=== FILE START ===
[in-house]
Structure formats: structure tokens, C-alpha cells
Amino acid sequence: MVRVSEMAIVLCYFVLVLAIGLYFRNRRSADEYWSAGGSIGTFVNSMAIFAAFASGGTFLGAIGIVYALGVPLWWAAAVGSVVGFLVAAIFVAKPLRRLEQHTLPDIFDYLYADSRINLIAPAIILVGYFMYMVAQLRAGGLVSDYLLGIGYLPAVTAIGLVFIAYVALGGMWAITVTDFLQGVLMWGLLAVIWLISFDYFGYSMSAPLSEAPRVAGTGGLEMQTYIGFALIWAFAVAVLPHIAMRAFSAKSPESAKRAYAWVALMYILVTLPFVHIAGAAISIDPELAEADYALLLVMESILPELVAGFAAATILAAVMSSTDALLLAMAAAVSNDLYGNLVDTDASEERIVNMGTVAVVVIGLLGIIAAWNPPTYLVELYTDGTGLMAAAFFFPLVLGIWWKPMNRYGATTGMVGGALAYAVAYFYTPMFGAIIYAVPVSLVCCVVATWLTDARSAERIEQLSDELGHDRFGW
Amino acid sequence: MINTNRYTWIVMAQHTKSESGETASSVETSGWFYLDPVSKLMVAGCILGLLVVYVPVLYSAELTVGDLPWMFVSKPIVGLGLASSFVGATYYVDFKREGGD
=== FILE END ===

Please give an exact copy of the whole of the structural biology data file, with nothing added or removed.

[in-house]
Structure formats: structure tokens, C-alpha cells
Amino acid sequence: MVRVSEMAIVLCYFVLVLAIGLYFRNRRSADEYWSAGGSIGTFVNSMAIFAAFASGGTFLGAIGIVYALGVPLWWAAAVGSVVGFLVAAIFVAKPLRRLEQHTLPDIFDYLYADSRINLIAPAIILVGYFMYMVAQLRAGGLVSDYLLGIGYLPAVTAIGLVFIAYVALGGMWAITVTDFLQGVLMWGLLAVIWLISFDYFGYSMSAPLSEAPRVAGTGGLEMQTYIGFALIWAFAVAVLPHIAMRAFSAKSPESAKRAYAWVALMYILVTLPFVHIAGAAISIDPELAEADYALLLVMESILPELVAGFAAATILAAVMSSTDALLLAMAAAVSNDLYGNLVDTDASEERIVNMGTVAVVVIGLLGIIAAWNPPTYLVELYTDGTGLMAAAFFFPLVLGIWWKPMNRYGATTGMVGGALAYAVAYFYTPMFGAIIYAVPVSLVCCVVATWLTDARSAERIEQLSDELGHDRFGW
Amino acid sequence: MINTNRYTWIVMAQHTKSESGETASSVETSGWFYLDPVSKLMVAGCILGLLVVYVPVLYSAELTVGDLPWMFVSKPIVGLGLASSFVGATYYVDFKREGGD